EAGAN, Minn. – When Kyle Rudolph steps onto the field at Gillette Stadium Sunday afternoon, it will mark the 100th time he's started for the Vikings in the regular season.
Rudolph reflected on joining the Vikings as a second-round draft pick in 2011 and all that's happened in the seven-plus seasons since.
"You come into this league as a young kid, and I remember early in my career when guys like [former Vikings linebacker] Chad Greenway were making their 100th start," Rudolph told Twin Cities media members, "and you think about how many games that is and how many years of football they've played. So to be at that point now, it's pretty cool.
"I still feel like I have a lot of football left in me," Rudolph added. "Hopefully another hundred, at least, so I'm looking forward to a lot more years to come."
Sunday's contest against the Patriots also will be the tight end's 60th consecutive start, perhaps an even more impressive statistic.
Rudolph's streak, the longest by an active player at the position, nearly came to an end during the 2017 season, when he suffered an ankle injury at Carolina and Vikings Head Coach Mike Zimmer designated him as doubtful for the Week 15 game against Cincinnati.
Despite having not practiced the entire week, however, Rudolph found a way to play.
"I just begged [Head Athletic Trainer Eric Sugarman] to give me a chance," said Rudolph, who logged two catches and a touchdown against the Bengals.
Rudolph partially attributes his ability to string together 60 games to "good luck," but he's also learned how to take care of his body and help prevent certain types of injuries that could be considered more within one's control.
"When you play this game long enough, the injury rate is a hundred percent. You're going to get hurt at some point. And there are ones that you can't control," said Rudolph, who missed 15 games from 2013-14. "[But] as long as you control the ones that you can control, and you're taking care of your body and avoiding the muscle injuries and things like that, the impact ones are going to come at some point if you play long enough, and you've got to battle through them."
Rudolph is grateful to have spent his career thus far with one team.
This season, Rudolph has been perceived to be a little less involved in the passing game – and the end zone – than in previous campaigns, having entered last week's game against the Packers with 36 catches and two touchdowns. Zimmer said that the tight end had expressed a level of frustration prior to the Green Bay matchup in which he caught all seven balls thrown his way, the most catches for Rudolph since Week 2.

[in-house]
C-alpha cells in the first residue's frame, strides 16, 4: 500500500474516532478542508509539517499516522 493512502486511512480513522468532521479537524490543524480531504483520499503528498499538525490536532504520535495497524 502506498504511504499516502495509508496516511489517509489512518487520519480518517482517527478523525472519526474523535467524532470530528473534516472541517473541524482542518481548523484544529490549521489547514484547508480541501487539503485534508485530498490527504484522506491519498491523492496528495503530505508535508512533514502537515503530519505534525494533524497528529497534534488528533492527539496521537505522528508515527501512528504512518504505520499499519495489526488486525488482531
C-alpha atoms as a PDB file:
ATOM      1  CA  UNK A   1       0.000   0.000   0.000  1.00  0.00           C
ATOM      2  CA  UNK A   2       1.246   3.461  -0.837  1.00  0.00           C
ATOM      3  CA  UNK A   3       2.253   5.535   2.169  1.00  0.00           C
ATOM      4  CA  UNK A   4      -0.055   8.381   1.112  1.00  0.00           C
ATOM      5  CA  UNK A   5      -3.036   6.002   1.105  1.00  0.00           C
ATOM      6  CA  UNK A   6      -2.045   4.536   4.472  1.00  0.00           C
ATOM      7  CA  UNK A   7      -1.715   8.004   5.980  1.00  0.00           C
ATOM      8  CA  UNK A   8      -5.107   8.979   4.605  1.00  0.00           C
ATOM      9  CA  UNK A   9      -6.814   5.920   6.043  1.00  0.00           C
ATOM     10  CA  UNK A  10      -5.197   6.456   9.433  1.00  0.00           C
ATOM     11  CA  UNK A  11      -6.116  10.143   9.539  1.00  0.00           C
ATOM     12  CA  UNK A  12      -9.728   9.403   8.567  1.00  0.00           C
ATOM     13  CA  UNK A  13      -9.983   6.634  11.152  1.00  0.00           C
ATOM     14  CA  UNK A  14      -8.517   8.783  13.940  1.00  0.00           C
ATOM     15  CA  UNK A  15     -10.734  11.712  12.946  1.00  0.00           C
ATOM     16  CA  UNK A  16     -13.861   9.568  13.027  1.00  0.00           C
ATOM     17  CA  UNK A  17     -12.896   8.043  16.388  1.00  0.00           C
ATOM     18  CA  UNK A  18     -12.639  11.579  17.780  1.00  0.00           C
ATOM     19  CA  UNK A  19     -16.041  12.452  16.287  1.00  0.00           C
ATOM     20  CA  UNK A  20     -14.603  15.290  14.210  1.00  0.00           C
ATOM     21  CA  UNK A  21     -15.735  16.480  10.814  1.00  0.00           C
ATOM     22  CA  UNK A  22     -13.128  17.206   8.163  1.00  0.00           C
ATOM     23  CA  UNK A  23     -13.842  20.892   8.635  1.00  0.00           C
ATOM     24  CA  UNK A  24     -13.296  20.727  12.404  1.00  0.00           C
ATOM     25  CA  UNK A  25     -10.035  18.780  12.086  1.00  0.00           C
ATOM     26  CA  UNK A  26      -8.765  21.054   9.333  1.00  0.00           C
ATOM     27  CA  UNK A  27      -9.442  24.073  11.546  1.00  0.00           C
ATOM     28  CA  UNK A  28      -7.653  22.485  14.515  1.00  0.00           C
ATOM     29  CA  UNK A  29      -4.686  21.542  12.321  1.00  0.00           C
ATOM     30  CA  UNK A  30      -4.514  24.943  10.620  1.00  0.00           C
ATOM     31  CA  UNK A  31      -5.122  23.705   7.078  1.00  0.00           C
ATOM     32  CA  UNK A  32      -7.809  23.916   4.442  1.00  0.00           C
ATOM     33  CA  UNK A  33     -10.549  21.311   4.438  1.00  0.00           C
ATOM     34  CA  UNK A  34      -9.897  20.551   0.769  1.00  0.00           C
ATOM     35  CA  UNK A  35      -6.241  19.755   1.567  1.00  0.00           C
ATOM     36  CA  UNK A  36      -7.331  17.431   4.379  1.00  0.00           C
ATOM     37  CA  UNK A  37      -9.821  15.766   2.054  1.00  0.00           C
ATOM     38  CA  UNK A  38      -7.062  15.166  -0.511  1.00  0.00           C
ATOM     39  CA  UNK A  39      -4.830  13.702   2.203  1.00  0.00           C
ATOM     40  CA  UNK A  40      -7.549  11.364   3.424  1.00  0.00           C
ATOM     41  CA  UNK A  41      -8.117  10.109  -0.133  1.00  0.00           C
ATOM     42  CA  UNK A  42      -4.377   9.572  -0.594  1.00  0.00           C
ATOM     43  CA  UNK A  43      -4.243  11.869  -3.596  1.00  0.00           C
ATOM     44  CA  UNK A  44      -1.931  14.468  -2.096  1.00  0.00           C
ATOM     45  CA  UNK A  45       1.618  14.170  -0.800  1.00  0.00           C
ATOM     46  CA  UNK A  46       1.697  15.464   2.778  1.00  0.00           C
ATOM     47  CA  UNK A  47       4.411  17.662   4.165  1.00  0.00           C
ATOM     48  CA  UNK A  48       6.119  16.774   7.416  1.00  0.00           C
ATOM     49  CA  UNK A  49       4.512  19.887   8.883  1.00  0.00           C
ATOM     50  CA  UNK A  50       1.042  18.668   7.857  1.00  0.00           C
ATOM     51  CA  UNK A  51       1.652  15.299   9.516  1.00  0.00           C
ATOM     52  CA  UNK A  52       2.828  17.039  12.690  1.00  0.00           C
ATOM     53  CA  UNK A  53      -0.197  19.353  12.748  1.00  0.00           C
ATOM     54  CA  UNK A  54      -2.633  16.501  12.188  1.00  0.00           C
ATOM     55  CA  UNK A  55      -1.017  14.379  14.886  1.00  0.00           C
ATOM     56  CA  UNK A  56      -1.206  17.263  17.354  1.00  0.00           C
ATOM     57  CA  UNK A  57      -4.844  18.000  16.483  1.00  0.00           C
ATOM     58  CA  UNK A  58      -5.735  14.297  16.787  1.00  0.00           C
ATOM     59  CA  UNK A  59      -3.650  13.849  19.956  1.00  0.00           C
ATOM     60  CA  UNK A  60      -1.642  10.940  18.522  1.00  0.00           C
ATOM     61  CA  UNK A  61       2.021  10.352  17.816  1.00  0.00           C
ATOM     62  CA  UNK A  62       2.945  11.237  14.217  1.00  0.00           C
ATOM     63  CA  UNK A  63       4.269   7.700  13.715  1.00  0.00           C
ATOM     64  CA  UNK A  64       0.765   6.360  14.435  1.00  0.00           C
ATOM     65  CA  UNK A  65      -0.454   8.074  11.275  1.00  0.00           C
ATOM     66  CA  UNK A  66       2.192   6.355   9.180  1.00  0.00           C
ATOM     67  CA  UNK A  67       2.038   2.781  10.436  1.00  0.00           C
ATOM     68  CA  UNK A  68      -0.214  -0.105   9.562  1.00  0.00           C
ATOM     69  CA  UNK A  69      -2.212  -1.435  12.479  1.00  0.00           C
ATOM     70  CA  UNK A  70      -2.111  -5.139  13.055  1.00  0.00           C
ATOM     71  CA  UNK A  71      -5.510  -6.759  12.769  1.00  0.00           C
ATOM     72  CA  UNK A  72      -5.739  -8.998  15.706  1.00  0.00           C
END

When Rudolph was asked about the situation by media members, he acknowledged the feelings and further explained.
"The frustration comes because I'm a competitor, and we weren't winning games," Rudolph said. "I thought I could help our offense make plays in certain situations that would help our team win games, and basically we just dove into, 'When are those situations? And how can I help this offense be more productive?'
"And at times, that's helping your protection and chipping and all the things that I talk to you guys about all the time," Rudolph continued. "But there are certain situations in the game where that's not the case, and I felt like I could help our team out. It kind of clicked there on Sunday night, and I was able to see more production than I'm accustomed to."
Vikings Offensive Coordinator John DeFilippo said he loves spreading the ball around and "would love to get Rudy more involved than he has been" in future games.
Wide receiver Adam Thielen attested to the significant role that Rudolph plays on the team, whether he's making big catches or important blocks that free up his teammates.
"Rudy's a phenomenal football player, and he's a huge asset to this offense and this team," Thielen said. "I think he's going to be a guy that will be crucial for our success moving forward, and that's the great thing. We have a lot of guys on this offense, a lot of guys on this team that can make plays, and you have that have in this league – otherwise other teams will take away guys and make it really difficult on you."
Thielen referred to Rudolph as "a guy who makes this offense go" in Minnesota.
"Even when he's not making the [flashy] plays, he's still a big reason why we're having success," Thielen said. "Whether he's blocking or chip blocking, or maybe he's the guy that's running routes to clear out people. So he's such a big part of this offense – and when he's that reliable, it only makes us better."
Heading into what likely will be a tough game against New England, opportunities could open up for Rudolph if the Patriots defense focuses heavily on the Vikings receivers.
Rudolph pointed to the win over the Packers and said Minnesota's offense has proven difficult to defend.
"It makes it hard to double guys when you have as many play-makers as we have, and when we're dispersing the ball around to five, six guys, we're unpredictable," Rudolph said.
Whether he makes 20 catches or two catches in his 100th start, you can expect one thing out of the reliable Rudolph – he will be fully prepared.
"You never know when those opportunities are going to come, and it's a long season," Rudolph said. "At some point, seven balls are going to come my way. And if you dwell on the times they didn't come, you may squander those opportunities. That's something you can't do.
"When you're asking for opportunities, you have to take advantage of them when they come," he added.